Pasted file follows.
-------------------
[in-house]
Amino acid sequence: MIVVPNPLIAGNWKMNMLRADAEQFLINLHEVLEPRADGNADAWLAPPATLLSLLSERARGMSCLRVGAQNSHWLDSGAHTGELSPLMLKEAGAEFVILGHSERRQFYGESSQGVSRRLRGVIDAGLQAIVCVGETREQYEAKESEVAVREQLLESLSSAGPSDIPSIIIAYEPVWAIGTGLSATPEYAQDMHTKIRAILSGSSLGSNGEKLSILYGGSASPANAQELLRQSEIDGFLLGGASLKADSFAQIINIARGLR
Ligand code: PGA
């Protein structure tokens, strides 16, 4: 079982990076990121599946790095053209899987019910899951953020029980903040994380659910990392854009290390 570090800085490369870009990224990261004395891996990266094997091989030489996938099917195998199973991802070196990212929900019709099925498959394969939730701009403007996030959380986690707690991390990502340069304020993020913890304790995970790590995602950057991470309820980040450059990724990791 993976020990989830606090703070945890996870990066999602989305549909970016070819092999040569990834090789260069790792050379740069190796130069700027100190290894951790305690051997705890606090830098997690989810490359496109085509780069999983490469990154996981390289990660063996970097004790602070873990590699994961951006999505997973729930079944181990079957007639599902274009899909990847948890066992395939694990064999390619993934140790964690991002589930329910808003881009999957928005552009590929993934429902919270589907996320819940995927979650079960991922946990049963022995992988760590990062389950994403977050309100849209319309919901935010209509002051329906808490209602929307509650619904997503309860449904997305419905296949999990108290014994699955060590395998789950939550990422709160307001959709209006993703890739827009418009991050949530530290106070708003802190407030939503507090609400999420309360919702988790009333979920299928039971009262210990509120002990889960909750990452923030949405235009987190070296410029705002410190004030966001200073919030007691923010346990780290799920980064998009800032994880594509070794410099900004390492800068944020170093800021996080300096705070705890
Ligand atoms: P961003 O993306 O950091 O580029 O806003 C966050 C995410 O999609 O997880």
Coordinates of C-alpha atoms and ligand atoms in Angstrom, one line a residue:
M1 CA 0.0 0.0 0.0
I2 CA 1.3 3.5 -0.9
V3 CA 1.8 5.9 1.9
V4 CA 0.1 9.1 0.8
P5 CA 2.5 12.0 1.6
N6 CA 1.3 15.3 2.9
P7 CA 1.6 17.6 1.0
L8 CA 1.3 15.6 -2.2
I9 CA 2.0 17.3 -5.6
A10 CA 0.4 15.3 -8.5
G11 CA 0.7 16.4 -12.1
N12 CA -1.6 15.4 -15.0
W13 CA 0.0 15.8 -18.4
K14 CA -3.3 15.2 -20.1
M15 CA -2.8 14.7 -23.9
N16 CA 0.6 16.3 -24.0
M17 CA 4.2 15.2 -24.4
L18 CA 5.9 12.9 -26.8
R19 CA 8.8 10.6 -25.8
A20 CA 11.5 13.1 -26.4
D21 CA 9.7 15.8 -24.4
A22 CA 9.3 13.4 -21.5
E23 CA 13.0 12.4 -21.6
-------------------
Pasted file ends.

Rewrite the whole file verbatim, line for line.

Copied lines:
[in-house]
Amino acid sequence: MIVVPNPLIAGNWKMNMLRADAEQFLINLHEVLEPRADGNADAWLAPPATLLSLLSERARGMSCLRVGAQNSHWLDSGAHTGELSPLMLKEAGAEFVILGHSERRQFYGESSQGVSRRLRGVIDAGLQAIVCVGETREQYEAKESEVAVREQLLESLSSAGPSDIPSIIIAYEPVWAIGTGLSATPEYAQDMHTKIRAILSGSSLGSNGEKLSILYGGSASPANAQELLRQSEIDGFLLGGASLKADSFAQIINIARGLR
Ligand code: PGA
């Protein structure tokens, strides 16, 4: 079982990076990121599946790095053209899987019910899951953020029980903040994380659910990392854009290390 570090800085490369870009990224990261004395891996990266094997091989030489996938099917195998199973991802070196990212929900019709099925498959394969939730701009403007996030959380986690707690991390990502340069304020993020913890304790995970790590995602950057991470309820980040450059990724990791 993976020990989830606090703070945890996870990066999602989305549909970016070819092999040569990834090789260069790792050379740069190796130069700027100190290894951790305690051997705890606090830098997690989810490359496109085509780069999983490469990154996981390289990660063996970097004790602070873990590699994961951006999505997973729930079944181990079957007639599902274009899909990847948890066992395939694990064999390619993934140790964690991002589930329910808003881009999957928005552009590929993934429902919270589907996320819940995927979650079960991922946990049963022995992988760590990062389950994403977050309100849209319309919901935010209509002051329906808490209602929307509650619904997503309860449904997305419905296949999990108290014994699955060590395998789950939550990422709160307001959709209006993703890739827009418009991050949530530290106070708003802190407030939503507090609400999420309360919702988790009333979920299928039971009262210990509120002990889960909750990452923030949405235009987190070296410029705002410190004030966001200073919030007691923010346990780290799920980064998009800032994880594509070794410099900004390492800068944020170093800021996080300096705070705890
Ligand atoms: P961003 O993306 O950091 O580029 O806003 C966050 C995410 O999609 O997880």
Coordinates of C-alpha atoms and ligand atoms in Angstrom, one line a residue:
M1 CA 0.0 0.0 0.0
I2 CA 1.3 3.5 -0.9
V3 CA 1.8 5.9 1.9
V4 CA 0.1 9.1 0.8
P5 CA 2.5 12.0 1.6
N6 CA 1.3 15.3 2.9
P7 CA 1.6 17.6 1.0
L8 CA 1.3 15.6 -2.2
I9 CA 2.0 17.3 -5.6
A10 CA 0.4 15.3 -8.5
G11 CA 0.7 16.4 -12.1
N12 CA -1.6 15.4 -15.0
W13 CA 0.0 15.8 -18.4
K14 CA -3.3 15.2 -20.1
M15 CA -2.8 14.7 -23.9
N16 CA 0.6 16.3 -24.0
M17 CA 4.2 15.2 -24.4
L18 CA 5.9 12.9 -26.8
R19 CA 8.8 10.6 -25.8
A20 CA 11.5 13.1 -26.4
D21 CA 9.7 15.8 -24.4
A22 CA 9.3 13.4 -21.5
E23 CA 13.0 12.4 -21.6